he “Force” has hit center store, and it is an
indication of where the soup category is
In late fall, Campbell Soup Co., in collabo-
ration with Disney and Lucasfilm, debuted “Star Wars”-
themed soup labels for the company’s limited-edition
“Star Wars” licensed soups. The Camden, N.J.-based cen-
ter store stalwart backed the rollout with another clever
TV spot in its “Made for Real, Real Life” campaign, which
was part of the promotional push for its condensed soups
line launched to coincide with the mid-December release
of “Star Wars: The Last Jedi.”
The new LTO, one of several moves by industry lead-
ers, shows that the soup category—though admittedly
experiencing a slump—still has a healthy pulse.
In fact, grocers who stock center store with the right
mix of shelf-stable soups and broths can attract consumers who continue to embrace soups ( 40. 5 million Americans used eight cans or more of canned or packaged
soup, broth and stock within a week in the United States
in 2016, Statista reports). They can also capture shoppers
looking for new soup options in a category Euromonitor
predicts will hit $5.2 billion in sales in 2021.
Data: A Mixed Bag
Down, up, holding steady: All are adjectives that describe
what’s happening in the soups and broths category. Over-
all, soup experienced a volume decline of 2%, according
to Soup in the U. S., a March 2017 Euromonitor report that
tracked the market using retail sales data from 2012-2016.
More recent data from Chicago-based market research
firm IRI shows that condensed wet soups have taken the
biggest dive, dipping 1.19% in dollar sales and 3.04% in
unit sales for the 52 weeks ending Nov. 5, 2017.
But there are bright spots. Broth/stock topped the soup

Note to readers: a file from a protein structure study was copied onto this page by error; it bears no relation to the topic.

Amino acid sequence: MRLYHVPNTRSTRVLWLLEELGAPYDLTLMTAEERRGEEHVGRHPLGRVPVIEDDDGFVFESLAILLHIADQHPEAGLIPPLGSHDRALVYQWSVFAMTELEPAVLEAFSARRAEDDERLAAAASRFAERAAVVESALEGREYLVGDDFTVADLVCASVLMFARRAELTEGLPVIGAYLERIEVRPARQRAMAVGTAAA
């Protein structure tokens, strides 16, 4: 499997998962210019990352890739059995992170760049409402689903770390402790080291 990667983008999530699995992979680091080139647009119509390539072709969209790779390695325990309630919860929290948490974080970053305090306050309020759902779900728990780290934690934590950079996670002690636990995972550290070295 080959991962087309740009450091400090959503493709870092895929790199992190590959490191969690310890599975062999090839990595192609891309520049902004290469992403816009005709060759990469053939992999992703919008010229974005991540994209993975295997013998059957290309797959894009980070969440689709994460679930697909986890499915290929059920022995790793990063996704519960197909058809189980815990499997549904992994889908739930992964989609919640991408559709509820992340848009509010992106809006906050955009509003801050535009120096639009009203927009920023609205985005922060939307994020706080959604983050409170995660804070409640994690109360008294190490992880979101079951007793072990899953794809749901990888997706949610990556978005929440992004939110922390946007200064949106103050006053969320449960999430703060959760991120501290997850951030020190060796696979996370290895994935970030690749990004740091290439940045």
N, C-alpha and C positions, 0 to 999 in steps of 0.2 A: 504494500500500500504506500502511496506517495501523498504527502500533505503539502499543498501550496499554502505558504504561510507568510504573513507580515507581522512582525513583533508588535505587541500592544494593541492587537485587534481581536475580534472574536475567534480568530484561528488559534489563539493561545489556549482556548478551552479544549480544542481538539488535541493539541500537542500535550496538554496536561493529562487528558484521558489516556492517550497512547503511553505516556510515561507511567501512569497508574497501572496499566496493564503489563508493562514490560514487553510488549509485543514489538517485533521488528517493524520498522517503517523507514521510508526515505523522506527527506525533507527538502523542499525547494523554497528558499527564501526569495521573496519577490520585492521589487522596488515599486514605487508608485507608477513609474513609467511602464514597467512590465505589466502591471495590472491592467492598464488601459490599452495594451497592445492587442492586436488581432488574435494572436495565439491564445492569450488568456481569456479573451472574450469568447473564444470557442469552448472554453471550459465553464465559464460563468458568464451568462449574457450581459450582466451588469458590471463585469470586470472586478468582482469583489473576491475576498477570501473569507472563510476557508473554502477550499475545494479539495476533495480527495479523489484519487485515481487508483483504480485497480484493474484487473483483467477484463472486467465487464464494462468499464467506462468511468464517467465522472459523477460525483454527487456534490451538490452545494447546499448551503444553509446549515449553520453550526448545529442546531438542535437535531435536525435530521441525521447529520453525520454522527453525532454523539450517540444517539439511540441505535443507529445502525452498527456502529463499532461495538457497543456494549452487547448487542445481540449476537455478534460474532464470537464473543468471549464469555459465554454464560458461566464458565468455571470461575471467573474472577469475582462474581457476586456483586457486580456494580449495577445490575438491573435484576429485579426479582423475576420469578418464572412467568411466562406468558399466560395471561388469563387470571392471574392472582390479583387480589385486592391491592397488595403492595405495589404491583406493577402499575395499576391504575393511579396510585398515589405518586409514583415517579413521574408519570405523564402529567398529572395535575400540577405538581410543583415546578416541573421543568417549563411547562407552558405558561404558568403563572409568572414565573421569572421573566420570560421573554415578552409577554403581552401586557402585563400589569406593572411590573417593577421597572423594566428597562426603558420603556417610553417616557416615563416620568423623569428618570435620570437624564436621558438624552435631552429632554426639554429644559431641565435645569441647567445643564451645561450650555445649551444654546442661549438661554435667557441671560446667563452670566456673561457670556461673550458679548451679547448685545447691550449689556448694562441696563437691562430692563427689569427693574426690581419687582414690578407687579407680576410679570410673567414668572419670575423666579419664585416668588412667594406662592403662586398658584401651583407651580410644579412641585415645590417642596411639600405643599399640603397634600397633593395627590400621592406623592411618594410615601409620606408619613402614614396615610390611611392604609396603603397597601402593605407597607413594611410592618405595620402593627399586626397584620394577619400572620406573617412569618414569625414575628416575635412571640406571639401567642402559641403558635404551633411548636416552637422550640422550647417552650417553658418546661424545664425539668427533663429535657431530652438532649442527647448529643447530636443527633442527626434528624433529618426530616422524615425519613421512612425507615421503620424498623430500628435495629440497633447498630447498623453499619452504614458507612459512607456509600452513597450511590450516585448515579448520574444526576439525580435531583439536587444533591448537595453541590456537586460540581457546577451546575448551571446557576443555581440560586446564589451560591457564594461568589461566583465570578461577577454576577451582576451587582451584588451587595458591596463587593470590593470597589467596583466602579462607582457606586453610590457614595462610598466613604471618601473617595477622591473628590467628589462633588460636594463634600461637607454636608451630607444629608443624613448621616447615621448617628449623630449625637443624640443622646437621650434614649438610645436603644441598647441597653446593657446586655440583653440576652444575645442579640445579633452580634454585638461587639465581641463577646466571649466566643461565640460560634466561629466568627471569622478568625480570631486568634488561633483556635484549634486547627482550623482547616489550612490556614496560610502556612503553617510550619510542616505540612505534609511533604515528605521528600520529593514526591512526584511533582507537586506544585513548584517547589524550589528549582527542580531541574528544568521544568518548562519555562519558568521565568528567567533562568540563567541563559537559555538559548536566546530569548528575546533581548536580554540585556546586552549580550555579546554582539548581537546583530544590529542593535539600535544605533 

category in dollar and unit sales growth, besting bouillon,
condensed wet soup, dry soup, ramen and RTS wet soup,
IRI reports. According to IRI, dry broth/stock had sales
of $75.6 million dollar sales growth of 4.90% and 4.63%
unit sales growth for the 52 weeks ending Nov. 5, 2017.
Wet broth/stock sales totaled nearly $1.1 billion, representing 4.65% growth in dollar sales and 3.93% growth
in unit sales for the same period, IRI reports.
Bone broth has experienced an especially strong run.
U.S. retail sales of shelf-stable bone broth more than tripled in the past year, to $19.7 million, with the quality and
convenience of shelf-stable leading the market above frozen and chilled, according to SPINS MULO (multioutlet)
Natural channel and Specialty Gourmet channel for the
52 weeks ending Jan 22, 2017.
Innovation: An Antidote to Slumping Sales
Shelf-stable soups have earned a reputation as old-fashioned because they’ve been disproportionately popular
among consumers ages 55 to 74. That perception has
made them particularly unpopular with millennials, who
“are increasingly health-conscious and have avoided the
high sodium and artificial ingredients contained in many
All Souped Up
Soups and broths are warming center
store shelves. By Kathleen Furore
Amount by which U. S.
retail sales of shelf-stable bone broth
grew in the past year,
to $19.7 million.
Source: SPINS MULO Natural
channel and Specialty